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Orville Hickman Browning to Edward Jordan, 6 July 1868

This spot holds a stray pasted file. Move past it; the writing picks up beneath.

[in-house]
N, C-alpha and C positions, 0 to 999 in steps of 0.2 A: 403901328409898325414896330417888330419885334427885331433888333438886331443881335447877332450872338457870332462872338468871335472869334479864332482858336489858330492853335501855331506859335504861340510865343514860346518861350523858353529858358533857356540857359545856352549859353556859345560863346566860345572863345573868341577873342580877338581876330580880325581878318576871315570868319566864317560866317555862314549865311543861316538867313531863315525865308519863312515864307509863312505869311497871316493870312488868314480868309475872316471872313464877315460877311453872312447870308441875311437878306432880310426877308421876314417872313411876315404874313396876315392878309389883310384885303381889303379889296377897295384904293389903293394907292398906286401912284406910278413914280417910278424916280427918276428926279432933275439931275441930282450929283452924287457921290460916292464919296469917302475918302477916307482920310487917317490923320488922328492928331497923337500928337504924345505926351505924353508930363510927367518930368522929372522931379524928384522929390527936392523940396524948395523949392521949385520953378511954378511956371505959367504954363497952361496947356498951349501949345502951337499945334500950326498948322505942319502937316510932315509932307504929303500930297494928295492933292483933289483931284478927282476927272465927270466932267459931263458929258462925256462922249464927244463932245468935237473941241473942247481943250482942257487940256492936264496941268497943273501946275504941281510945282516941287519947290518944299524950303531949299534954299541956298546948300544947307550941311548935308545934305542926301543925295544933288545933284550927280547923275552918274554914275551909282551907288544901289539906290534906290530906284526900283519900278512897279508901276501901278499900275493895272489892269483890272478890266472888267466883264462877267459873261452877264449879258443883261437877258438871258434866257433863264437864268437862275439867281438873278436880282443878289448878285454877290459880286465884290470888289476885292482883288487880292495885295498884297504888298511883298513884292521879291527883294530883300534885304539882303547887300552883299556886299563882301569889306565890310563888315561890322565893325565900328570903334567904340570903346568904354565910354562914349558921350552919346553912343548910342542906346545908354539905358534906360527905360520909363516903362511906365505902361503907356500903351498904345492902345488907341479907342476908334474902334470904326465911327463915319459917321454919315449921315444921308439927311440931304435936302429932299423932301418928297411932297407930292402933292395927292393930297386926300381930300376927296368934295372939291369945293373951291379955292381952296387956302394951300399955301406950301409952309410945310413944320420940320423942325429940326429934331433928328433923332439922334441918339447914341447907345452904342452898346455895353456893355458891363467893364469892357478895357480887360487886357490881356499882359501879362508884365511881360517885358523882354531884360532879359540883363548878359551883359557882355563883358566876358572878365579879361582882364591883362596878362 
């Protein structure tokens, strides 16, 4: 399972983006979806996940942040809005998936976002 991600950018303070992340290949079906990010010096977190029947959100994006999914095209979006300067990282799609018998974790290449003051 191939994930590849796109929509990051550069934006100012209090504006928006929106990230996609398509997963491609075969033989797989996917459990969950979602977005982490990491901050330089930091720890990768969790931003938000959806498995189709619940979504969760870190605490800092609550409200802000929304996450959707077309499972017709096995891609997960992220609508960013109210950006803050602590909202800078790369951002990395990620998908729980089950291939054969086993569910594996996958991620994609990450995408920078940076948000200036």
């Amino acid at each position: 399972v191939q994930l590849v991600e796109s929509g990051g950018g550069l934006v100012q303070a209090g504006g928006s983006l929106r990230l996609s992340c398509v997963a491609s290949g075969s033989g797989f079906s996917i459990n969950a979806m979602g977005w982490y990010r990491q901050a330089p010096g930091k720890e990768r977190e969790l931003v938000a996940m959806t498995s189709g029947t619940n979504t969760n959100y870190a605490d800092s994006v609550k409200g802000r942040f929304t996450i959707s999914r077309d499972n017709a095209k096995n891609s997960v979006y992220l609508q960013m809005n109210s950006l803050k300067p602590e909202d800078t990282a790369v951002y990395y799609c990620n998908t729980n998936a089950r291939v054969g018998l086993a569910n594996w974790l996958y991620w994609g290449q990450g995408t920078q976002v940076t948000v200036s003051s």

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July 6, 1868. Edward Jordan, Esq. Solicitor of the Treasury. Sir: In your letter of the 12th ultimo, a case, arising our of the impressment by officers of the Government of the steamer B. M. Runyan, belonging to the Alton and St. Louis Packet Company, is submitted to me for my opinion on the questions of law arising in the premises. I would cheerfully respond to your request if I thought I could do so with entire propriety. But the advisory function of the Attorney General upon questions of law seems to me to be restricted in the Act creating this office, (1 Stat. 93,) to requisitions of the President, and requests of the Heads of Departments, touching matters that may concern their Departments. And though he has since been charged with the supervision of other officers, and required, (1 Brightly, 884,) "at the request of the Solicitor to advise with and direct" him,— yet, as in the case of District Attorneys and others, it is only "as to the manner of conducting the suits, proceedings, and prosecutions," referred to in the Statute. With these views, I have thought fit to inform the Head of the Treasury Department of them, and that I would with pleasure consider the questions of law in the case, should he desire my opinion; and herewith return the papers with your letter for your convenience, should you desire to reach this office in the manner suggested. Respectfully, your obedient servant OH Browning,​ Attorney General ad interim.
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